Tick season is starting sooner, and they are showing up in new places
As tick season gets into full swing, we spoke with two experts who study them to learn about the latest in tick research and how to stay protected. Emily Struckhoff is a vector-borne disease program specialist with Penn State Extension and Erika Machtinger is an assistant professor of entomology at Penn State.
Let's start with the latest news on ticks. What are new trends that you are seeing?
Emily Struckhoff: The biggest thing we are starting to see is tick species are popping up in new areas where we have never seen them before. That's concerning because when new species of ticks move into new areas, they bring the pathogens with them. This is the biggest news that people should be aware of when it comes to ticks and tick-borne diseases.
Erika Machtinger: Just in Pennsylvania, we are seeing pathogens pop up in areas where they haven't been seen before. For example, the tick-borne Heartland virus was one that popped up recently in in the Northeast for the first time, so it's clear pathogens are moving with the ticks to new places. This presents a challenge for those of us who research this, because it's relatively new, so we're dealing with both known and unknown impacts of tick-borne pathogen spread.
What can people do to protect themselves?
Machtinger: It sounds obvious, but the most important thing you can do to prevent tick-borne diseases is stop the tick from biting. That starts with protecting yourself using repellent or permethrin-treated clothing, remembering to do regular tick checks and taking showers after being outside.
Struckhoff: The number one defense against tick-borne disease is preventing tick bites in the first place and the easiest way to do that is personal protection measures, but there are measures you can take when it comes to landscape. Some general tips to taking control of your yard are clearing out leaf litter and mowing the lawn at the shortest possible setting to reduce the areas that are good for ticks and their hosts. Ticks can't withstand drying out, so they won't survive in direct sunlight or under direct heat, so you can keep that in mind to cut back on habitats that could harbor ticks.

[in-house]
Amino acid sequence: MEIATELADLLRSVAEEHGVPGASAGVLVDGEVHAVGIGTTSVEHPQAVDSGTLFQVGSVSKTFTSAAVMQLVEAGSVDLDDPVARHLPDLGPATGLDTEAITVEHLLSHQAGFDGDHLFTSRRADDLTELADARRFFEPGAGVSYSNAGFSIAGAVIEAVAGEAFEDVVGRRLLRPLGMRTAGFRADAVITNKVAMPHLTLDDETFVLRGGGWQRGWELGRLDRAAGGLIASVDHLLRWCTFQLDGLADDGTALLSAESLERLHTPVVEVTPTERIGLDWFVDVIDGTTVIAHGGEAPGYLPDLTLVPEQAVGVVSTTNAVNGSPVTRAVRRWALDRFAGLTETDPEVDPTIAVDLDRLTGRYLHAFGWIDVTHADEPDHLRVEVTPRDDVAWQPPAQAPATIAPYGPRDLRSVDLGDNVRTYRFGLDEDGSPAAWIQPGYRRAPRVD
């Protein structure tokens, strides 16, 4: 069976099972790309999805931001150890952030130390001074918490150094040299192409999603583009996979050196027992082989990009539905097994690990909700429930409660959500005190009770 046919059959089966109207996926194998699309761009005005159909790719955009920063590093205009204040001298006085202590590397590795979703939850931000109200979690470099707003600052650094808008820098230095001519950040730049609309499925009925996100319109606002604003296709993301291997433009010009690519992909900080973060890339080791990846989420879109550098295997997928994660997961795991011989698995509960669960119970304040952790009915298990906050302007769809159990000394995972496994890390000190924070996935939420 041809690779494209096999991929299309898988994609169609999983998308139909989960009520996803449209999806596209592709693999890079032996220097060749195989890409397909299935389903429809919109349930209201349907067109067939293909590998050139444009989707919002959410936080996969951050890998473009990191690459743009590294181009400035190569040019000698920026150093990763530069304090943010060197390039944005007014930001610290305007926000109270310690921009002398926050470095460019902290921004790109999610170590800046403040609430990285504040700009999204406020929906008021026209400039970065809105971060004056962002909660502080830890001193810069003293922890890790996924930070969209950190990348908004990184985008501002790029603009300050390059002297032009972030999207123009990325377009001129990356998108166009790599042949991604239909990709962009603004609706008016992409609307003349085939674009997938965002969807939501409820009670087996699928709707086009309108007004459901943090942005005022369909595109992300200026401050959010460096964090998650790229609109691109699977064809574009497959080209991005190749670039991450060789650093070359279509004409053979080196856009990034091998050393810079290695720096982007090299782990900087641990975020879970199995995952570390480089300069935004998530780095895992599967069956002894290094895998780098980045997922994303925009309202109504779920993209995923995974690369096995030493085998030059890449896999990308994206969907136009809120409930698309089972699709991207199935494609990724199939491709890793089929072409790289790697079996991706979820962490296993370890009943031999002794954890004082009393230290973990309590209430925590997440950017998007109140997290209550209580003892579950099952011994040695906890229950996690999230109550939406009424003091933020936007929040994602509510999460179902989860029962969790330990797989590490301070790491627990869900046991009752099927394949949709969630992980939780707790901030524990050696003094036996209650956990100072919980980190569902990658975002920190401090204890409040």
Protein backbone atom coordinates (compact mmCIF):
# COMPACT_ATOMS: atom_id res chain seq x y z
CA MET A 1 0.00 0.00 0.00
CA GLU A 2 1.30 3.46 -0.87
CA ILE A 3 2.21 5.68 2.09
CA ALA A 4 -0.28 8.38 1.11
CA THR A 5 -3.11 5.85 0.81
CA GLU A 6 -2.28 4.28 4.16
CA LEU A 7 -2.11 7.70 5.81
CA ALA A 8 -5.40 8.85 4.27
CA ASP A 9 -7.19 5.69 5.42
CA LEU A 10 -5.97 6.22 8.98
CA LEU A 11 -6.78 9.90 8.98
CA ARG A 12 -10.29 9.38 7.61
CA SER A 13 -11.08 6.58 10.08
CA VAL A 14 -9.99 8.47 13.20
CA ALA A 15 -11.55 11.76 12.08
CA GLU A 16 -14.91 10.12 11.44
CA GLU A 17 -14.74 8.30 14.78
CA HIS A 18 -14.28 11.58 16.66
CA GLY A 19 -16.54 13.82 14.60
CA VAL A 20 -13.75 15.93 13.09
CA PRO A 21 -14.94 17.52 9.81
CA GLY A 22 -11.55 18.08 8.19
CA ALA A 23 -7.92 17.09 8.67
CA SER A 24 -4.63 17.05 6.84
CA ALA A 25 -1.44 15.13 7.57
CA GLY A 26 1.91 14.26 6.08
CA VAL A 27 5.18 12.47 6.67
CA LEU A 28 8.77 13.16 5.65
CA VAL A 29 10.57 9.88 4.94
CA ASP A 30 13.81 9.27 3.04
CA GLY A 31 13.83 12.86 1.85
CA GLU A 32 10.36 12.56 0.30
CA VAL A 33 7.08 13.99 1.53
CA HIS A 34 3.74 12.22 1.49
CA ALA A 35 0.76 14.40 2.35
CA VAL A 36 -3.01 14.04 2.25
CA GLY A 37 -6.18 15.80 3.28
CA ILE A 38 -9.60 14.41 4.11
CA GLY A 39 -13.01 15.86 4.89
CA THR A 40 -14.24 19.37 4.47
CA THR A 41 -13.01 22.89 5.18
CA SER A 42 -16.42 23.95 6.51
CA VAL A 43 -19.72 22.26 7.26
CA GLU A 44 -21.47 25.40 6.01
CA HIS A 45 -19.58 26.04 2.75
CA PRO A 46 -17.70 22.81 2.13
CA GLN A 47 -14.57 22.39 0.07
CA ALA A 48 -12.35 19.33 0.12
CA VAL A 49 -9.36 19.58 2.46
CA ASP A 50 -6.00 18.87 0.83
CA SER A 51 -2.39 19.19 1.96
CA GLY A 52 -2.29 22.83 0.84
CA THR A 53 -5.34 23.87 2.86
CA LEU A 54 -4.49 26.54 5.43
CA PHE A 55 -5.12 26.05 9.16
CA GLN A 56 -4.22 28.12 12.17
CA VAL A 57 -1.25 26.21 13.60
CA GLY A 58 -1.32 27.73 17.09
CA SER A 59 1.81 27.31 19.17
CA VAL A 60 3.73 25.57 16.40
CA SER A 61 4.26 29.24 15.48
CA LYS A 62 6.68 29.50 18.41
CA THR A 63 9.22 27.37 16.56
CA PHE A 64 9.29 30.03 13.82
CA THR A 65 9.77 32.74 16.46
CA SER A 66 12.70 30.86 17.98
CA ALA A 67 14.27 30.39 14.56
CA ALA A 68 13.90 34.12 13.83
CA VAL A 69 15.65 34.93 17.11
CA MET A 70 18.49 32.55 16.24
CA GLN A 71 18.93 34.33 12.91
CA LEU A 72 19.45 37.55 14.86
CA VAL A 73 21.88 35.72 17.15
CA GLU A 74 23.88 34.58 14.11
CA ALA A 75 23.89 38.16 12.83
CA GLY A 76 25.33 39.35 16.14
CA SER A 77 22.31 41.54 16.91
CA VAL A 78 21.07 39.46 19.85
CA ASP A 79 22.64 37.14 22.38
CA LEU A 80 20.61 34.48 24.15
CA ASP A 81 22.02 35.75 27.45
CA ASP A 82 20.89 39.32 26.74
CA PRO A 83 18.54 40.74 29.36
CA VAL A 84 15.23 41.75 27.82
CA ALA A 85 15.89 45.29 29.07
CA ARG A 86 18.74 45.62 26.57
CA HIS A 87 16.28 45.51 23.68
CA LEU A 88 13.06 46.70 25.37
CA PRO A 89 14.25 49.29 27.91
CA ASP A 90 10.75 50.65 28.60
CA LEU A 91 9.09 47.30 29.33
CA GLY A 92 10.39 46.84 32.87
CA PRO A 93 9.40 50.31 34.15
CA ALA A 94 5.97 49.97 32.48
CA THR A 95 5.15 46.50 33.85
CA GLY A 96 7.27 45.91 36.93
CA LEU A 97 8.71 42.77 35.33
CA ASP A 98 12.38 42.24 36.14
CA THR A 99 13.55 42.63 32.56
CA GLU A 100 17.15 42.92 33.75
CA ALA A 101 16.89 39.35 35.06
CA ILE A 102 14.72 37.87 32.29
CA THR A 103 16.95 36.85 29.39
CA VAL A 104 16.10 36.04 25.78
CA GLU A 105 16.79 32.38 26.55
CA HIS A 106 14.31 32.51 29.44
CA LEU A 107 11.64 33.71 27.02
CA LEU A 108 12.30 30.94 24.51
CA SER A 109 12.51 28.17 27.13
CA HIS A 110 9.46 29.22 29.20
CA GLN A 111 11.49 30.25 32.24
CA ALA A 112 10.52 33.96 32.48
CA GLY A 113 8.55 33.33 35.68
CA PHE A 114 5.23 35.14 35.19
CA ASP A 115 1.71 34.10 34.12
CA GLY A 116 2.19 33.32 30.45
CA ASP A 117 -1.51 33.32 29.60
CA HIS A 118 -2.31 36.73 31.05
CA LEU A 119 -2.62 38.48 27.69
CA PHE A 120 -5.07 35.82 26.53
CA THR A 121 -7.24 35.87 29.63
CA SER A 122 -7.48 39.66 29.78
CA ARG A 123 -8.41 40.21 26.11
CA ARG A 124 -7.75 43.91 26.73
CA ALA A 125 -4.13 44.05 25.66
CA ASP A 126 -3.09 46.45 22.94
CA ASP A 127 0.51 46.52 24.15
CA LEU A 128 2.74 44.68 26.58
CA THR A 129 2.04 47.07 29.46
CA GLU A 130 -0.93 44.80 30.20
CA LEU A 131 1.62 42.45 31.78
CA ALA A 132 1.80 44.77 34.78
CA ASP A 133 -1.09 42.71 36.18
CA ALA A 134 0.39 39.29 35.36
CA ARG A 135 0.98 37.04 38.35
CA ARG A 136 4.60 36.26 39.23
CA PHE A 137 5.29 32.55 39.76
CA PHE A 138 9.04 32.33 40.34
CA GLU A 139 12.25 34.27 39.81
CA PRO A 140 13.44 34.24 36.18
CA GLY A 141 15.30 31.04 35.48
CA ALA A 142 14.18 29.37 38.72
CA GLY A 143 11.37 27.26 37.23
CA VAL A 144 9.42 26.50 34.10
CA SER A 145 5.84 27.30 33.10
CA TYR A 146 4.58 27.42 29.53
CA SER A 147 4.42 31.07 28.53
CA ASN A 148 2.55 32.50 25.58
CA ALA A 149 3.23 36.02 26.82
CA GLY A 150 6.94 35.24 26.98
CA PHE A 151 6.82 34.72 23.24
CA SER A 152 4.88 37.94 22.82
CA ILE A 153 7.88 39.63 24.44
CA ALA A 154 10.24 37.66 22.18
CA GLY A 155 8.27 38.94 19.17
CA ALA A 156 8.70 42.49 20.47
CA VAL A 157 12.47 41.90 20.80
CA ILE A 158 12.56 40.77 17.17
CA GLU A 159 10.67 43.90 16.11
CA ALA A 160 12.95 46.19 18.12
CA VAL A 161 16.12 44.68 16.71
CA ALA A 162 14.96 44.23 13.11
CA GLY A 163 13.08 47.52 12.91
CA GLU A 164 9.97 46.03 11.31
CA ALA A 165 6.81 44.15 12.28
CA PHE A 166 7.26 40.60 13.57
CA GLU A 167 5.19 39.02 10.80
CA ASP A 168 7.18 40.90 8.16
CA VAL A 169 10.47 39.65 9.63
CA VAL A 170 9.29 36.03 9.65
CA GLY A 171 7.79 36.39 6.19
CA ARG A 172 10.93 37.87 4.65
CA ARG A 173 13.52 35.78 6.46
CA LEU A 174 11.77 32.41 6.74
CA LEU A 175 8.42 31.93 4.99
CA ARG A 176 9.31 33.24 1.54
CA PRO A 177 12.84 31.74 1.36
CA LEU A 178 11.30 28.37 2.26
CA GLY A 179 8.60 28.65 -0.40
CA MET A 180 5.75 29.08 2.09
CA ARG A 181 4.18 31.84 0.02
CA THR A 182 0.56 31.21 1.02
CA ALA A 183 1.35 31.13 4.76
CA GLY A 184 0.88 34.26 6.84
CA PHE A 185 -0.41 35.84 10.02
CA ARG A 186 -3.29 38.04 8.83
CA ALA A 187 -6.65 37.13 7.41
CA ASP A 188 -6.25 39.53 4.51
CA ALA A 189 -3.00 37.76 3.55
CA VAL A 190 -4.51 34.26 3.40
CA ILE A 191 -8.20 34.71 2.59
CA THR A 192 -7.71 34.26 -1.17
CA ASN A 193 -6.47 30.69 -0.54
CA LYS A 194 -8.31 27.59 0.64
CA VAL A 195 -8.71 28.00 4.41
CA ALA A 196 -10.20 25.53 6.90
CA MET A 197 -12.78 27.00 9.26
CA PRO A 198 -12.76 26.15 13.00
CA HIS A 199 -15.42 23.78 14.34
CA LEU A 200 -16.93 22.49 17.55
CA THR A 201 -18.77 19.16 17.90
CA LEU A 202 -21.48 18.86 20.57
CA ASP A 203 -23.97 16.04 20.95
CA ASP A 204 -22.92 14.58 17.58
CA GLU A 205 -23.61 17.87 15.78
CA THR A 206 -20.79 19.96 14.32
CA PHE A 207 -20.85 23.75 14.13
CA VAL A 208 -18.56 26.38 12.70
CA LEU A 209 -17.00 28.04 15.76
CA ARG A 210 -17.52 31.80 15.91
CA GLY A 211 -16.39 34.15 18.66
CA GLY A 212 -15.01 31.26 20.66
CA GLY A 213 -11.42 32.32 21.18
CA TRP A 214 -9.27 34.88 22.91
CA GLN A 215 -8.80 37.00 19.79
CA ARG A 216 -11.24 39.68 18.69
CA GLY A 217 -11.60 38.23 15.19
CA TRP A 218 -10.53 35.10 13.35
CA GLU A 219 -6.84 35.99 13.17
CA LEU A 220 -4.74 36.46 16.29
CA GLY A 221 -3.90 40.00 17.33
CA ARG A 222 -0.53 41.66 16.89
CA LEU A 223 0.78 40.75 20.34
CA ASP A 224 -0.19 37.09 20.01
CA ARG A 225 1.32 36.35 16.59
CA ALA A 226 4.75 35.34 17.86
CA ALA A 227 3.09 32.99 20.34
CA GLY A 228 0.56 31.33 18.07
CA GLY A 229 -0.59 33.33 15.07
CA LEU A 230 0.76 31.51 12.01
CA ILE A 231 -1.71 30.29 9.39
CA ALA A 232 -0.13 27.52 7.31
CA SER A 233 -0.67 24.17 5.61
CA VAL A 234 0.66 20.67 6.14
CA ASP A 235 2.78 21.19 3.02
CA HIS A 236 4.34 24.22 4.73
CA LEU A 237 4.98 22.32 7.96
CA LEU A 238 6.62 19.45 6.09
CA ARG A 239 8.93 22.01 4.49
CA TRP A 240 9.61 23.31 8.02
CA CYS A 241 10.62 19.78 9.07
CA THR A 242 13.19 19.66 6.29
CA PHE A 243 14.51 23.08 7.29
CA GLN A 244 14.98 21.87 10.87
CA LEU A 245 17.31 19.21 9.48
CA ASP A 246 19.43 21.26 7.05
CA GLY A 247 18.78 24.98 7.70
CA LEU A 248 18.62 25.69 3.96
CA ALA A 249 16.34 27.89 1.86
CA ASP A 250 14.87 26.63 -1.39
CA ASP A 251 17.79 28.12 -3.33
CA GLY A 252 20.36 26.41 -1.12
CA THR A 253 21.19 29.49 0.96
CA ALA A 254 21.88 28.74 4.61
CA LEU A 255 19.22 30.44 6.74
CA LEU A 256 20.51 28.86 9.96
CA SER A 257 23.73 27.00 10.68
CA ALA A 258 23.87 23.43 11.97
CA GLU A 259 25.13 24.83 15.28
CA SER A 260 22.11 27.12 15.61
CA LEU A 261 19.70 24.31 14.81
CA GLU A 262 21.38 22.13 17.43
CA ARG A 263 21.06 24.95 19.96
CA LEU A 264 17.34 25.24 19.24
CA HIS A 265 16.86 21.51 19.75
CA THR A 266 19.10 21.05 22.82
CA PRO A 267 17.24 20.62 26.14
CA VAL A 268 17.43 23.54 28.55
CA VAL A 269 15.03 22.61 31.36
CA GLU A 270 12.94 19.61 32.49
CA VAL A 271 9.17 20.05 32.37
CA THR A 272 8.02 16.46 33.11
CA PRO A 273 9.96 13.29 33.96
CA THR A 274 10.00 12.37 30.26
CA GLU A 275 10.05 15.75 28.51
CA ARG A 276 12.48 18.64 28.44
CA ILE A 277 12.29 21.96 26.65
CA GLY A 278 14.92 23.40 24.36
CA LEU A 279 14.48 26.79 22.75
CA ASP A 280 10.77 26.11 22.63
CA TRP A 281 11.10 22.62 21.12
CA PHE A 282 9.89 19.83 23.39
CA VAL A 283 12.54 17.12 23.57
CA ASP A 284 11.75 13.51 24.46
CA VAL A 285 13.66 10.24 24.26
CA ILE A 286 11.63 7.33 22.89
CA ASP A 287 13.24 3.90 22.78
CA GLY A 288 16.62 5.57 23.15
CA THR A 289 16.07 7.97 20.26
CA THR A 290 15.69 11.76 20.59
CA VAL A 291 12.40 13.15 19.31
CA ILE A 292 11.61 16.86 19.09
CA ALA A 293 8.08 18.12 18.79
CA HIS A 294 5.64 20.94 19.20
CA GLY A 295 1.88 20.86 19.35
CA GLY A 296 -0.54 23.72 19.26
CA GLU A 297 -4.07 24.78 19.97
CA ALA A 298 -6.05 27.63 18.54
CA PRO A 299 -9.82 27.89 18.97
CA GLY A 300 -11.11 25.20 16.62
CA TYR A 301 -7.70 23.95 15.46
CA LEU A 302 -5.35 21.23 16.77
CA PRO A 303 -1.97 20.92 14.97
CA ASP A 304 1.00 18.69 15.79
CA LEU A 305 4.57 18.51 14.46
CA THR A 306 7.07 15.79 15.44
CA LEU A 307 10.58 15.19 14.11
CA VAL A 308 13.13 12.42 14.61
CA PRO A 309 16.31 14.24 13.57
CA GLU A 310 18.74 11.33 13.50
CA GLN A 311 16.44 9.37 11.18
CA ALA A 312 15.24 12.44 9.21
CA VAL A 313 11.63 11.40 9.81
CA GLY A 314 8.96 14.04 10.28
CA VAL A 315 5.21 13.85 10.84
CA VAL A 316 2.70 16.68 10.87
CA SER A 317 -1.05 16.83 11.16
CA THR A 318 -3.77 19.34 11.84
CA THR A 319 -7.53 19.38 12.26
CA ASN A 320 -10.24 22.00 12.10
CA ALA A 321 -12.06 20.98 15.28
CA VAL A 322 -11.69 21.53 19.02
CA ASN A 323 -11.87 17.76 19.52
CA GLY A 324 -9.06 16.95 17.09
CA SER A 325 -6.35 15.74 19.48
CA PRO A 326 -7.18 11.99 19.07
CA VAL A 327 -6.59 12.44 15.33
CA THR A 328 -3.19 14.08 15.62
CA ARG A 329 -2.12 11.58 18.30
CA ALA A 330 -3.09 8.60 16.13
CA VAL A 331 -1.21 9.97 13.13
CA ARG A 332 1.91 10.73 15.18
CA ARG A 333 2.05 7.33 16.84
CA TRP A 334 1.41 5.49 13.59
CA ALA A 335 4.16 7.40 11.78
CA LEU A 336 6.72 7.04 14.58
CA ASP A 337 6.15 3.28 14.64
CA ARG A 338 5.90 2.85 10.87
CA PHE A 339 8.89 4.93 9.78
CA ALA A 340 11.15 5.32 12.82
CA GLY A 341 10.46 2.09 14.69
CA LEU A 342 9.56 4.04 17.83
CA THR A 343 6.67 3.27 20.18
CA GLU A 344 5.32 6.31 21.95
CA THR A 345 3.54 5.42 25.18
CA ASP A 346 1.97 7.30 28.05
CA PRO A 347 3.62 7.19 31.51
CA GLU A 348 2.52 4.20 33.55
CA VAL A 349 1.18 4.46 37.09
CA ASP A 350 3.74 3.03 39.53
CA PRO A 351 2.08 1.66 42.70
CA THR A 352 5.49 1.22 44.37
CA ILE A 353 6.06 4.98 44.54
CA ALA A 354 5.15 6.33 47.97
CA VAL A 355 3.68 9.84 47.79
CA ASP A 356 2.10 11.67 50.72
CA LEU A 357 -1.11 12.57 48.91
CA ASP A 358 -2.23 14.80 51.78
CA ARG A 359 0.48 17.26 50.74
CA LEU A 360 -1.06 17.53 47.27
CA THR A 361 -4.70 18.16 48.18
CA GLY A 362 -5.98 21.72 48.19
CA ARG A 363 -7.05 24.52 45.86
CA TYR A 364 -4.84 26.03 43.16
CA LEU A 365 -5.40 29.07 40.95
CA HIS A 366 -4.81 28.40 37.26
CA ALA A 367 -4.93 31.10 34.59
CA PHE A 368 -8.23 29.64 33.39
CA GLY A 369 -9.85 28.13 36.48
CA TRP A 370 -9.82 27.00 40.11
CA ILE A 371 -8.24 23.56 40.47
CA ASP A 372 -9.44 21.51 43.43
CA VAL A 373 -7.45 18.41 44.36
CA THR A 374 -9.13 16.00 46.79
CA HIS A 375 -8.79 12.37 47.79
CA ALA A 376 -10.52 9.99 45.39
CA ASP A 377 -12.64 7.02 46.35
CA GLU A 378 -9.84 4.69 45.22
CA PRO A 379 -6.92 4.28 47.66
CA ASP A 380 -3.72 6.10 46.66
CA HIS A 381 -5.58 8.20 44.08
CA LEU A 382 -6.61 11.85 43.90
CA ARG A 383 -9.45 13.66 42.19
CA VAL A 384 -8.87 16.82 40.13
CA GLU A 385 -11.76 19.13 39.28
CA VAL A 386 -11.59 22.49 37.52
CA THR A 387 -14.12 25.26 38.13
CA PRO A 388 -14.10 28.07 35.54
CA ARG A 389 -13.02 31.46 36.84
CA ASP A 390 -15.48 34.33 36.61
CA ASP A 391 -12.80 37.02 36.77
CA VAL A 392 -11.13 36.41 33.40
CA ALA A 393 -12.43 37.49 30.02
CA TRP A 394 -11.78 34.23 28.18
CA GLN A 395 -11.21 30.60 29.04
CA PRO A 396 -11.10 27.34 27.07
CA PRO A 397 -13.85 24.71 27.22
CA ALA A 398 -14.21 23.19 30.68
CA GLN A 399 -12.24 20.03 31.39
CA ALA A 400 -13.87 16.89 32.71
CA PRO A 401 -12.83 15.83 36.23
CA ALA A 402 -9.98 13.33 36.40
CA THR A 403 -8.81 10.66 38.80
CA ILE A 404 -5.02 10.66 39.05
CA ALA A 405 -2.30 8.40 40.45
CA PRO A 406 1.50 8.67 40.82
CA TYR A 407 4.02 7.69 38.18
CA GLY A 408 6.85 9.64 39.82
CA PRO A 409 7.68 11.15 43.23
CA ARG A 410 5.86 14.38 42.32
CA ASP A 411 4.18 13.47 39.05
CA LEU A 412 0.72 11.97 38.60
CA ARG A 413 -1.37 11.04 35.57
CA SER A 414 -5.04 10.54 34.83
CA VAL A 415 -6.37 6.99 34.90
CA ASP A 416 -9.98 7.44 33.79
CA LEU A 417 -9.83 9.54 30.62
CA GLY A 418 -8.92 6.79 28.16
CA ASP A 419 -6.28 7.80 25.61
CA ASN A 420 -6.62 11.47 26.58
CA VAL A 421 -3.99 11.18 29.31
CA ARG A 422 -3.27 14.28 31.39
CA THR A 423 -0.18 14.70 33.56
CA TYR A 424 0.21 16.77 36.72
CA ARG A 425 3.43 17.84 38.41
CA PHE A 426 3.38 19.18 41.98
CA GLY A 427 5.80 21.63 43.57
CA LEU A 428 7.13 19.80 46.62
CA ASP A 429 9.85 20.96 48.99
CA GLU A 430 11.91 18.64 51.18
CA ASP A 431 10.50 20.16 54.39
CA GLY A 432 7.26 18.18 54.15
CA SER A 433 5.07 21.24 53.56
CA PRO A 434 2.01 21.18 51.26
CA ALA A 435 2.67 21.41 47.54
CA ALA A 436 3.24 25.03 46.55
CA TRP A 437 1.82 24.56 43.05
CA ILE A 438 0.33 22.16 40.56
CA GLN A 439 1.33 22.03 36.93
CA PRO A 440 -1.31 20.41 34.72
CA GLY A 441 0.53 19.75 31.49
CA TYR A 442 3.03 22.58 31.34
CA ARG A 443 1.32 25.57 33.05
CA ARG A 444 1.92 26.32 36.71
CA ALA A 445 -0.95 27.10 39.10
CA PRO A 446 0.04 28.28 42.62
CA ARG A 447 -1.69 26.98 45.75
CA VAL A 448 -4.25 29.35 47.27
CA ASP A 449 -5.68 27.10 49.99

What about if you are bitten by a tick? What should you do?
Machtinger: Don't panic. There's some good-ish news. For most tick-borne diseases, not all of them, but for the majority of them, the tick needs to be attached for at least 24 to 36 hours in order for whatever pathogen it has to go from the tick into you. There are exceptions, but if you miss a tick after conducting your tick checks and find it within a day, you have a lower risk of infection than if it is attached for a longer period.
Struckhoff: When it comes to actually removing the tick, you want to get it out as quickly as possible and avoid doing anything that would disturb the tick. Use a pair of fine-tipped tweezers to grab the tick as close to the skin as possible and pull it straight out. It's really the simplest measure. You'll hear people talk about lighting a match or freezing or smothering it, but all of those measures agitate the tick, which increases the likelihood that it will regurgitate anything that's in its body into yours, which is both disgusting to think about and could increase the risk of transmission. So, just go simple and quick to get it out.
What about the news of the development of a Lyme disease vaccine? I understand Penn State is one of the institutions currently conducting clinical trials for the vaccine.
Machtinger: Yes, it's in phase three clinical trials right now, which is exciting. There are human trials going on right now in Pennsylvania and throughout the Northeast, but it's important to keep in mind that the earliest the vaccine would be available is in 2025, so we're still a few years out.
Struckhoff: It looks like it's going to be a promising vaccine that's going to be very useful in reducing tick-borne disease in the United States, but there are still other tick-borne diseases out there that it won't cover, so it's going to be important that people still use these personal protective measures like repellents to protect themselves even after that vaccine comes to market.
What are ways the changing climate may impact ticks and the spread of tick-borne pathogens in the future?
Machtinger: Ticks are not insects but, like many insects, they become active when it's warm. They are always here, but they only come out when the environment allows them to do so.
Struckhoff: Exactly and this year in Pennsylvania is a good example. We started seeing ticks starting in April, which is very early. Ticks can be active any time the temperature is above 40°F, so if you have a really warm day in January and it gets above 40°, ticks will be out looking for a host. A warmer climate means a lot more tick activity, which could lead to much more pathogen spread.